Bill Hughes: Director of the Count Basie Orchestra
BH: By the way, did you ever hear of a guy named Johnny Mandel?
AAJ: Did I ever hear of Johnny Mandel!! [The great songwriter.]
BH: He was with the band then. I took his place when he decided to go to Hollywood and compose, where he did very well, of course!
AAJ: I had no idea he was a trombonist early on. I just thought he was one of the great popular composers. Did he ever do any arrangements for Basie?
AAJ: What are the Foster classics? "Shiny Stockings, right?
BH: He wrote "Shiny Stockings, "Who, Me? "Blues in Frankie's Flat.
AAJ: He was the main arranger then.
BH: Frank is still very busy. Even though he lost his playing chops because of a stroke.
AAJ: Is that why he left as director of the band?
BH: No, he left the directorship for other reasons.
AAJ: Is he all right?
BH: He had a stroke about five years after he left the Basie band and he can't use his left side any more, so he can't play the sax any more, But he's still writing and still conducts a band every now and then from his wheelchair.
AAJ: Now, I love Benny Carter's music. Like Basie, he led a band that played at African-American music halls prior to desegregation. Basie and Carter knew each other, right?
BH: Definitely. And Benny did an album for Basie back in 1956 or '57. He did the arrangements and it turned out to be a very good album if you ever get a chance to hear it.
AAJ: So, the Count would ask these guys to do arrangements. But he would sort of take over at that point?
BH: Yes, he would ask guys to do arrangements for him. And on some occasions he would tell them exactly what tunes he had in mind. They would write what they wanted, and then invariably Basie would change some things.
AAJ: Did you work those great European festivals, Montreux and the like?
BH: Oh, yes, did I ever!
AAJ: Did you do those recordings with Sinatra and Ella Fitzgerald?
BH: All that stuff!
AAJ: What was it like to record with Sinatra?
BH: With Frank, the one that was the biggest was the one called Basie and Sinatra at the Sands, a live recording. We would tape every show, straight ahead, no revisions. And it came out to be a pretty good album. Sinatra always seemed to be very relaxed with the band. He loved Basie. There would be a lot of humor between him and Basie.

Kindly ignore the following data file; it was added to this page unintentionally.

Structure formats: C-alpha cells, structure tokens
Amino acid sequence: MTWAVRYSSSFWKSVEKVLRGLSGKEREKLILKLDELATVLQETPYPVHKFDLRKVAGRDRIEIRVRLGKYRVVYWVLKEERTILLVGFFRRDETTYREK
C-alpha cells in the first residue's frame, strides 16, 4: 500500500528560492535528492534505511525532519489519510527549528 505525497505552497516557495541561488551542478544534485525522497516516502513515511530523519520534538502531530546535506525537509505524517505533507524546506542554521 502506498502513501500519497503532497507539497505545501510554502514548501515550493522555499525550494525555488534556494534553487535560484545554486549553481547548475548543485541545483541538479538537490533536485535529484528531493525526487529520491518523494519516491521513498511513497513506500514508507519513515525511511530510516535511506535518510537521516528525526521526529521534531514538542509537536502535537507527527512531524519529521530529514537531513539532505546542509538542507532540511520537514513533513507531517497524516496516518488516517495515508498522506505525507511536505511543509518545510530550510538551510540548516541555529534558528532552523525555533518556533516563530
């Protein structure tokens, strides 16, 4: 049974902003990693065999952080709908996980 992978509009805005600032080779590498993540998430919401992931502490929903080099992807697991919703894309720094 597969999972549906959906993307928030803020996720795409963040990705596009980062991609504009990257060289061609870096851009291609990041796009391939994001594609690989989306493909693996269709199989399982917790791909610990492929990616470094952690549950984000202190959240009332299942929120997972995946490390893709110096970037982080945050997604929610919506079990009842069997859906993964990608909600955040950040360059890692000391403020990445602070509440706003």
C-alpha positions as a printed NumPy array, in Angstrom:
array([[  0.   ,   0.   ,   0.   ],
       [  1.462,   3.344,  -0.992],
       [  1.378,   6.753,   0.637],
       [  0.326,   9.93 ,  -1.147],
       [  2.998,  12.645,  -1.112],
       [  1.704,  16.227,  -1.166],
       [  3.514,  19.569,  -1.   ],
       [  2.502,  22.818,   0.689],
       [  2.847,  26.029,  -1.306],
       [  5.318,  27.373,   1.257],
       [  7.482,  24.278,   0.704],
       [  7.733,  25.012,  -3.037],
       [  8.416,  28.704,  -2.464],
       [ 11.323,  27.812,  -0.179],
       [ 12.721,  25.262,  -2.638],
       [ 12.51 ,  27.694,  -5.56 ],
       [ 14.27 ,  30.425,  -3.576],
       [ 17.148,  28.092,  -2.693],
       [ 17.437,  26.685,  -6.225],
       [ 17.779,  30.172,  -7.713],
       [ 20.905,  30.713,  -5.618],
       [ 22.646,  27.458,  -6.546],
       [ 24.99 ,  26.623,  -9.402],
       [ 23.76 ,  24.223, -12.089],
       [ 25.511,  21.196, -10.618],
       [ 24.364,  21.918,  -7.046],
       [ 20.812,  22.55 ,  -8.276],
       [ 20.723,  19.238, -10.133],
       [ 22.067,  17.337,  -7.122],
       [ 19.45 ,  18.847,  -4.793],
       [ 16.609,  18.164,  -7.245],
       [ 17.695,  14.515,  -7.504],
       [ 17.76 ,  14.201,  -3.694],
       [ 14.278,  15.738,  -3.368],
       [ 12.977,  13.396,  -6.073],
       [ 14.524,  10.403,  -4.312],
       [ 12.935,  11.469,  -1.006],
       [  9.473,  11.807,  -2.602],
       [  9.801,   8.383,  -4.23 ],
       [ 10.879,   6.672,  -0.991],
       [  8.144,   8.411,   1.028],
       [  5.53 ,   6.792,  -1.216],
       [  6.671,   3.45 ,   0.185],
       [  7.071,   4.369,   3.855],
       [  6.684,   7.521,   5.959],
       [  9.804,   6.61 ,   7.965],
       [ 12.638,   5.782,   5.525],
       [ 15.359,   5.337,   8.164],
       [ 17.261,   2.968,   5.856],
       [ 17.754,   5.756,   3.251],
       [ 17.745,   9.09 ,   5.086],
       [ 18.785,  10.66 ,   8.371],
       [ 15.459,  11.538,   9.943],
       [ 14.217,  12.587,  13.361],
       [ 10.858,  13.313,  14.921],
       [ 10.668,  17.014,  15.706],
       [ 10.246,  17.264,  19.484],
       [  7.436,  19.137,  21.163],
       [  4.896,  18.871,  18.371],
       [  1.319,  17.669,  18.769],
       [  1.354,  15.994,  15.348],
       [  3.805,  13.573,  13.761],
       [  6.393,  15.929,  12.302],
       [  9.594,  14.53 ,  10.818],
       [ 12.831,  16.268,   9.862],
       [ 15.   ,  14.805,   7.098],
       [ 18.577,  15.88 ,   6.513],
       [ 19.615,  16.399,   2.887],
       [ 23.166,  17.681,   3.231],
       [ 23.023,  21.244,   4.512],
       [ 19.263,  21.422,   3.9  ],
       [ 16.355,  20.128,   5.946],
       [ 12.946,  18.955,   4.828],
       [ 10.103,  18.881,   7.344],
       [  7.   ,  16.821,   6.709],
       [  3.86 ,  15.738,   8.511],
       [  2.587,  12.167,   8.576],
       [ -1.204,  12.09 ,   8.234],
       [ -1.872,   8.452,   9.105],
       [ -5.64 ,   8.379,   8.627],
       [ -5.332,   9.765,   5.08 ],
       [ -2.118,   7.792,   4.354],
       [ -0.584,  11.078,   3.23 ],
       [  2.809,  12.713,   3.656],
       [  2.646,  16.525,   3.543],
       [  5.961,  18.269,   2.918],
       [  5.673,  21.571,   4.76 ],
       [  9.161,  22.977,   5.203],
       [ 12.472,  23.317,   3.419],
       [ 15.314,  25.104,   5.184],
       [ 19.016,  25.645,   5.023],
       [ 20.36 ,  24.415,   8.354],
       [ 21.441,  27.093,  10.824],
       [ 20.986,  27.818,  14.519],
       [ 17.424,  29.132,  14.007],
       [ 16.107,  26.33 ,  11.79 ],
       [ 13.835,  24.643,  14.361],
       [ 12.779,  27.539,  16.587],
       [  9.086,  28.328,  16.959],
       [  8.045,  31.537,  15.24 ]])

AAJ: Did Sinatra, powerhouse that he was, take over the sessions?
BH: More or less. But he was not too instructional when we were playing. Every now and then, something would be too loud for his taste and he would say, "bring that down, etc. But as far as the phrasing and all that stuff, he left that to the band and Basie. On the Sands gigs, Quincy Jones was conducting and a lot of the music was his.
AAJ: How did that come about?
BH: I think Frank had a special connection with Quincy.
AAJ: That's right. Quincy Jones was his arranger for a period of time. To change the subject a bit, do you have any special memories or anecdotes of the band?
BH: You know, there were so many humorous and interesting things that happened along the way with this band. Some of the stories are kind of "red-lined if you know what I mean (laughter).
AAJ: Any recollections of Lester Young?
BH: Lester wasn't actually in the band, but we did a series of concerts with him that a guy at Birdland put together. It was called the Birdland show. We went around the country with a variety of musicians from Sarah Vaughn to Pres (Lester Young) to Terry Gibbs to Roy Eldridge. The personnel would change with each show. To play with Pres in action was new for me, although I had played with him on one occasion in D.C., and I think he was so high, he never remembered me playing with him then! Pres used to just stay on the back seat of the bus, and he called everybody - men and women - by his pet name, "Lady, and he'd tell a few stories with those he was comfortable with, like Freddy Green and Basie. My greatest thrill was being able to talk to the Pres.
AAJ: Billy Holiday sang with the group?
BH: That was before I joined. Now we did do a concert that John Hammond put together called From Blues to Swing, and Billy Holiday was on that job. Boy, she would cuss like a sailor all day long while we were rehearsing! As I remember, she did a great performance.
AAJ: These connections are just unbelievable. So now, let's take it up to the present time. How did you come to take over as director after Frank Foster?
BH: Frank led the group for about ten years. There developed some differences of opinion and he chose to leave. I came to it after Grover Mitchell. He was the leader from about 1995 until he died in 2003. Grover was one of my best buddies and we more or less got together on the running of the band. He confided in me a lot and I did what I could to help him, but I was still playing the bass trombone chair. He had a very rough year in 2003. He had a cancer that finally took him out in August 2003. We floated around some names of people who could possibly take over and not jilt the public too much. We thought of Frank Wess and Benny Powell. They weren't too keen on it, so the next logical person was me because of my connection with the '50s band.